From the Desk of Alex Binkley, Contributing Editor

Experts agree: Stop studying and implement existing solutions to street level ills

By Robert Roach
Director — West in Canada Project
Canada West Foundation

It's at the tail end of a recession that its human impact is felt most acutely — jobs are scarce, emergency savings and credit dry up, charities are stretched to the limit and hardship grips many Canadians. This reminds us that recessions are not just about GDP and stock prices — they are about human beings, many of whom are in dire straits.

The human face of economic cycles points to another social issue that is often dehumanized: Canadians who find themselves out on the street. Some are runaways who have fled abusive homes, some are suffering from mental illness, heartache or addiction and some are families who just couldn't make ends meet. Every single person you see dumpster diving, asleep in a park, lining up for food in a church basement or forced into the sex trade has a story worth hearing.

Despite this, there is no more marginalized group of citizens in Canada. They are the forgotten, the nameless and, worse, a problem to be solved. For every smile from a passerby, every dollar given to support a shelter and every non-profit staffer working late to help the homeless, there are a dozen looks of disgust, a dozen complaints about wasting tax dollars and a dozen calls for crackdowns to “clean up” the streets.

As a society, we are much more concerned about how white our teeth are than figuring out how to repair holes in the social safety net. This is not because Canadians are heartless people, but because of two mistaken assumptions: everything is being taken care of by someone else and people in the street deserve to be there.

We don't want to see the holes in the safety net because this would mean that we would have to give something up to mend them. However, social justice is not free.

We don't really want to hear stories that end with people on the street because they would melt our hearts and force us to abandon the stereotypes that define people on the street as lazy screw-ups who don't want to work. Put yourself in the shoes of someone on the street and you will have a very different perspective.

This does not mean that everyone on the street is an angel in disguise who just needs a chance. That kind of idealism does not get us very far because the reality is way more complicated. You don't reverse the effects of abuse, mental illness, addiction, low self-esteem and poverty with a sandwich, a hug or job sweeping up out back.

So what can we do? As a new Canada West Foundation report shows, a lot.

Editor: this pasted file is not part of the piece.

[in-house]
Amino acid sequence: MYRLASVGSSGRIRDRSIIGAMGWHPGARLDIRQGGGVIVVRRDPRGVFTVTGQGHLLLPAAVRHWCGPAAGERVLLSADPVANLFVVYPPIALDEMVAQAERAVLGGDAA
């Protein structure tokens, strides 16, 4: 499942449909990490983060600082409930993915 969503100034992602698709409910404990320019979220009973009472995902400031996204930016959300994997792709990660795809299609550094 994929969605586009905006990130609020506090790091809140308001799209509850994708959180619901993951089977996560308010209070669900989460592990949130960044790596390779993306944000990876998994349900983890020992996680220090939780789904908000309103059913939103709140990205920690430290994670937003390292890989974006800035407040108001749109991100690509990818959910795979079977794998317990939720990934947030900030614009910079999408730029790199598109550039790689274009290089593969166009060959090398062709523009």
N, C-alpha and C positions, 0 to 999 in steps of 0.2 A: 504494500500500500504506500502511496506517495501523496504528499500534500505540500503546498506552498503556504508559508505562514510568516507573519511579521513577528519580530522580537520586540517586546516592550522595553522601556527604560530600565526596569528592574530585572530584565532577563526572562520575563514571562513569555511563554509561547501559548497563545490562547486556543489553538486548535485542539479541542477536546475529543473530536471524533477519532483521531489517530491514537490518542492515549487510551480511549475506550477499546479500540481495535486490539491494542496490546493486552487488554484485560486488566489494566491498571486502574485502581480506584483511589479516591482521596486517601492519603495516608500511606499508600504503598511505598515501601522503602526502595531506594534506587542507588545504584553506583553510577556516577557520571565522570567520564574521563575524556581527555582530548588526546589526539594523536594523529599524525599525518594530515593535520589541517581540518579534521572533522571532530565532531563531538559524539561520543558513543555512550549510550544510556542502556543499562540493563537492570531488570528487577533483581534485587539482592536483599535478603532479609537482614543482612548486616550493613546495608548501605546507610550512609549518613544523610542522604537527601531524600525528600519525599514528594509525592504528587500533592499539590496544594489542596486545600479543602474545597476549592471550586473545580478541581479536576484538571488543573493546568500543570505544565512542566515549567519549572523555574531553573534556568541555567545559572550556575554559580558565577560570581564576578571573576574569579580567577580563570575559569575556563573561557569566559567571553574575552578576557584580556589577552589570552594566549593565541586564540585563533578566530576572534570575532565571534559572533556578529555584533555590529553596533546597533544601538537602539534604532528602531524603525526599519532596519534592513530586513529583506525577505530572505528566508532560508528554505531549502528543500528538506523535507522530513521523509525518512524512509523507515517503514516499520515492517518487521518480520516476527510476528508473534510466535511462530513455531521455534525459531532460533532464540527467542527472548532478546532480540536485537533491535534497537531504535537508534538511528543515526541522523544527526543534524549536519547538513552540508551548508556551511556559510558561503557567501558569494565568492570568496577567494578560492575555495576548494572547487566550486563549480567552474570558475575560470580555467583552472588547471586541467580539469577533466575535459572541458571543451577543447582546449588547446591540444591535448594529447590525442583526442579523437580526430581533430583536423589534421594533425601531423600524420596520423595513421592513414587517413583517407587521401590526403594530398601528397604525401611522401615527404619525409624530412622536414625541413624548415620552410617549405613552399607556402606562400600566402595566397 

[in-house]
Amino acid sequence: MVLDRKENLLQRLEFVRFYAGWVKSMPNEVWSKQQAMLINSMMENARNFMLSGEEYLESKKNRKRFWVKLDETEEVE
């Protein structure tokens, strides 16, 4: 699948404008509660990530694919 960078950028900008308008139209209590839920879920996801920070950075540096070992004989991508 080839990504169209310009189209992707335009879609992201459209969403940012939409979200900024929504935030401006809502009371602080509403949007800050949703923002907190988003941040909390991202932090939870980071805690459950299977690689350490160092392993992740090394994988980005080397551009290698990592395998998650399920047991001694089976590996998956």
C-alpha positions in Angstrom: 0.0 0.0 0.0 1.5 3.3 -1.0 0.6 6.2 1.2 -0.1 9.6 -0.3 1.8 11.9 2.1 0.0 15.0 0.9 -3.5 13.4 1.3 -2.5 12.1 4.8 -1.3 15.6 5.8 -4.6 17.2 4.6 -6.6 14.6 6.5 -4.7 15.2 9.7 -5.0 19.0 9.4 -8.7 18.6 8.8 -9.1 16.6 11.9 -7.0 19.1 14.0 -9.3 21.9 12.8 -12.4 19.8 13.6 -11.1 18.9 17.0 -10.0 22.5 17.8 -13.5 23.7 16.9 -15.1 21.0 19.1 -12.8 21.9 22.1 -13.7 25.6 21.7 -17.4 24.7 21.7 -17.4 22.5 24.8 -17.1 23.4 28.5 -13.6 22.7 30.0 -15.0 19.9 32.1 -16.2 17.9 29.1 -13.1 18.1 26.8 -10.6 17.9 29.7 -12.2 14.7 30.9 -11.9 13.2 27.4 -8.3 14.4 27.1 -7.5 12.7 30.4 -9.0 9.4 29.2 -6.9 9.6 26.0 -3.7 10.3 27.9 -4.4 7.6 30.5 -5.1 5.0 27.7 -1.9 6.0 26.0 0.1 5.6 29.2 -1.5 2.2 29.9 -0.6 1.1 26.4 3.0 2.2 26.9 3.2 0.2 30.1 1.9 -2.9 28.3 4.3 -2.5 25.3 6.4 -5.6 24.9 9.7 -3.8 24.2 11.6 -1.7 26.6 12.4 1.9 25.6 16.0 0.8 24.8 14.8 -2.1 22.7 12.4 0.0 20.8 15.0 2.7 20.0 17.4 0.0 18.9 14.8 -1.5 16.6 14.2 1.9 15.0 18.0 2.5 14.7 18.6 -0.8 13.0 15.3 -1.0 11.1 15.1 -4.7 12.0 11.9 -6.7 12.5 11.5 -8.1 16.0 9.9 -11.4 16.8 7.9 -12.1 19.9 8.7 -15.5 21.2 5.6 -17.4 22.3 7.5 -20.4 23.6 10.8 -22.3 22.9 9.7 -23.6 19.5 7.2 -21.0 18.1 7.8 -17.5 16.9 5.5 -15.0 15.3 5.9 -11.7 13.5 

The many people and organizations dedicated to serving those who find themselves on the street have learned a great deal over the years about what works and what doesn't.

In addition to dumping the two assumptions noted above, four approaches emerge as promising practices.

The first is harm reduction, which tries to reduce self-harm activities without requiring the cessation of that activity. Common examples of harm reduction include needle exchange programs, medical prescriptions for heroin and methadone treatment.

The second is housing first, which focuses on providing stable housing as a prerequisite to assisting individuals who live on the streets. Housing first programs move individuals into stable and healthy housing directly from their situation on the streets or in shelters. The newly housed resident is then offered a range of support services such as mental health, income support or addictions services.

The third is community justice. Rather than simply sending an offender to jail, this approach demands that both legal counsel and judges examine the circumstances underlying a specific crime, how these underlying causes might be addressed, how reparation can be made to the victim and community, and how a reintegration of the offender into the community can be successfully achieved.

The fourth approach is community ownership. This is more than the practice of community consultation and including a broad range of professionals, service providers, businesses and government representatives in planning solutions to social challenges. Rather, it reflects the fact that community participation requires a commitment to putting clients at the centre of planning, their full participation in decision-making and their ability to make choices regarding their own lives.

These approaches are not pie in the sky idealism — they are difficult to execute and their effects are not immediate. They also require reclassifying people on the streets as citizens rather than continuing to see them as problems or pretending that they don't exist at all.

A free copy of Community Solutions: Promising Practices and Principles for Addressing Street Level Social Issues, by Dr. Jackie D. Sieppert, can be downloaded from the Canada West Foundation website (

October 6, 2009 — Return to cover.